I did an interview today with radio host and Portland writer Lynn Darroch on the jazz radio station KMHD. Lynn posed the question of how I went about trying to capture the idea of territory in music. The process for me is threefold. First I need to find a story that I want to tell, a seed of inspiration. Then I sit and listen to for the musical seeds that might come from reflecting on those stories. The fun part for me is then looking for a point of view, much like a writer or a film maker would do. Trying to find a place from which to tell the story. For me this place is often discovered through words- whether text of lyrics I’m inspired to write, or those of others.
This post has some words that found their way into The Territory. It has the practical purpose of letting whoever might be interested see the lyrics to those vocal movements of the piece, since there was not room for these in the concert program.
One figure whose words inspired me was the Nez Perce leader Chief Joseph. Whether or not Joseph was a great leader of the native people, or a prop of the US government is a matter for debate. I think we are fortunate, however, that many of his words, which resonate with some profoundly wise thoughts, have been preserved.
One statement that inspired me was made to him by his father, Joseph the Elder, on his deathbed. As is so often the case, the father charges the son with taking up the burden that he can no longer carry. I knew when I read these words that I wanted to use them in the piece. They provide the text for the verse section of Part 3: Chief Joseph’s Lament.
“My son, my body is returning to my mother earth, and my spirit is going very soon to see the Great Spirit Chief. When I am gone, think of your country. You are the chief of these people. They look to you to guide them. Always remember that your father never sold his country. You must stop your ears whenever you are asked to sign a treaty selling your home. A few years more and white men will be all around you. They have their eyes on this land. My son, never forget my dying words. This country holds your father’s body. Never sell the bones of your father and your mother.”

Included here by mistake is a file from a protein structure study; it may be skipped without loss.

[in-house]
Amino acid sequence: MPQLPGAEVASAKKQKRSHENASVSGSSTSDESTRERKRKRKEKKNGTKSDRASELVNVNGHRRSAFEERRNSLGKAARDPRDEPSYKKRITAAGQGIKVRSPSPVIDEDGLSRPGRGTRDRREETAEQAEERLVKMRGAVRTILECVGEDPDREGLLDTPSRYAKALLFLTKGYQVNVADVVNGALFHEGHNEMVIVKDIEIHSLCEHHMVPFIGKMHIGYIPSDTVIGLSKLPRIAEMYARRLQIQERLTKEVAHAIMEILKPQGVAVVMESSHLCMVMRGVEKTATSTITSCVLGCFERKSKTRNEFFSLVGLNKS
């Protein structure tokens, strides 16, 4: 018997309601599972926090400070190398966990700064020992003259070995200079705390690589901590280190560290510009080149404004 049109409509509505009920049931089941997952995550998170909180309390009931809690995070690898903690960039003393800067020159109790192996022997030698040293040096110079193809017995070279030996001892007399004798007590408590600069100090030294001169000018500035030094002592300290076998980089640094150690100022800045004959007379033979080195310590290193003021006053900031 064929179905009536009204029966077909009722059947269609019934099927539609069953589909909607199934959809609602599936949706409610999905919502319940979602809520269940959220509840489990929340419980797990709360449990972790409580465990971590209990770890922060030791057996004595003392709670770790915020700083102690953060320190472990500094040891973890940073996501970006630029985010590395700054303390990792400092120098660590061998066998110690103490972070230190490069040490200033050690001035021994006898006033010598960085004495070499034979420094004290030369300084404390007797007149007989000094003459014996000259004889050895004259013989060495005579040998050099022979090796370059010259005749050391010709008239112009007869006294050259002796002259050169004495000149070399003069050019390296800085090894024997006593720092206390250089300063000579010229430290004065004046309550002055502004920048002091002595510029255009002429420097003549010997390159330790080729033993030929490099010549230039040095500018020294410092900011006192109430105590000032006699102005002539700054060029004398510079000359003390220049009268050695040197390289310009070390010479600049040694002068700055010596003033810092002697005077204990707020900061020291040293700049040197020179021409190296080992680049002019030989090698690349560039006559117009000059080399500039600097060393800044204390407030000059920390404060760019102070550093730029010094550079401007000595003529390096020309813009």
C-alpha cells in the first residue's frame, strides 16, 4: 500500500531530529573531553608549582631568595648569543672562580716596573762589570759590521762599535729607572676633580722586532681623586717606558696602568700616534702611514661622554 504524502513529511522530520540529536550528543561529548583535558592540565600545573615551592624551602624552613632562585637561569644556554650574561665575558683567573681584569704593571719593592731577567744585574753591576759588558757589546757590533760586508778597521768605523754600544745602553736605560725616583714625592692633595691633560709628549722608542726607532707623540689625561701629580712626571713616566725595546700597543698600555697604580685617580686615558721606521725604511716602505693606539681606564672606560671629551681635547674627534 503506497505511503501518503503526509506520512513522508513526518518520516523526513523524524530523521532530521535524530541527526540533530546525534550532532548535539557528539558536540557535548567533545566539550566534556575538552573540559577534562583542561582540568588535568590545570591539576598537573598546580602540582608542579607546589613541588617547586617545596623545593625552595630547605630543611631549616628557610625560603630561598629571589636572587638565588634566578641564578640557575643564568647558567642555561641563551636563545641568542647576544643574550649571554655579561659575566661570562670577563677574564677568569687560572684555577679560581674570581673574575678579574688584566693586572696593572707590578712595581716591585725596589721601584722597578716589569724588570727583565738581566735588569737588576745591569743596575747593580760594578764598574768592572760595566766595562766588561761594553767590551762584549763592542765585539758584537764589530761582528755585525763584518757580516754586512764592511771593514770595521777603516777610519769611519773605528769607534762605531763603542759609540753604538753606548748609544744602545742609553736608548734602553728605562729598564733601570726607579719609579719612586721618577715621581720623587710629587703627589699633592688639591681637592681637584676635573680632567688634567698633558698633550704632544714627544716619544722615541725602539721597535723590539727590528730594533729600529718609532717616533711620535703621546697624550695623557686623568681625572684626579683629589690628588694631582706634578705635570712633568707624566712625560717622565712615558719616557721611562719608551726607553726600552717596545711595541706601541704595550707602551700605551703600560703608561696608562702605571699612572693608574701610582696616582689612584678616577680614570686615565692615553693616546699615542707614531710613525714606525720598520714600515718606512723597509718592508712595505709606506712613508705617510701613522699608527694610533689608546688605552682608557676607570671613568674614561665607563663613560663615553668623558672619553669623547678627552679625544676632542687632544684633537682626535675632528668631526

I was also inspired by Joseph’s famous Surrender Speech from October 5th, 1877
“Tell General Howard I know his heart. What he told me before, I have it in my heart. I am tired of fighting. Our chiefs are killed; Looking Glass is dead, Too-hul-hul-sote is dead. The old men are all dead. It is the young men who say yes or no. He who led on the young men is dead. It is cold, and we have no blankets; the little children are freezing to death. My people, some of them, have run away to the hills, and have no blankets, no food. No one knows where they are, perhaps freezing to death. I want to have time to look for my children, and see how many of them I can find. Maybe I shall find them among the dead. Hear me, my chiefs! I am tired; my heart is sick and sad. From where the sun now stands, I will fight no more forever.”
Together these two statements provided the impetus for the refrain of this movement. That this man, whose spirit was broken, might in giving up have sown the seeds for the future.
Chief Joseph’s Lament
So many miles
into the long ago…
When we were wild,
rising to run the ground.
Sky father smiled
down on these bleached bones
Taught us to fly
carried away one by one.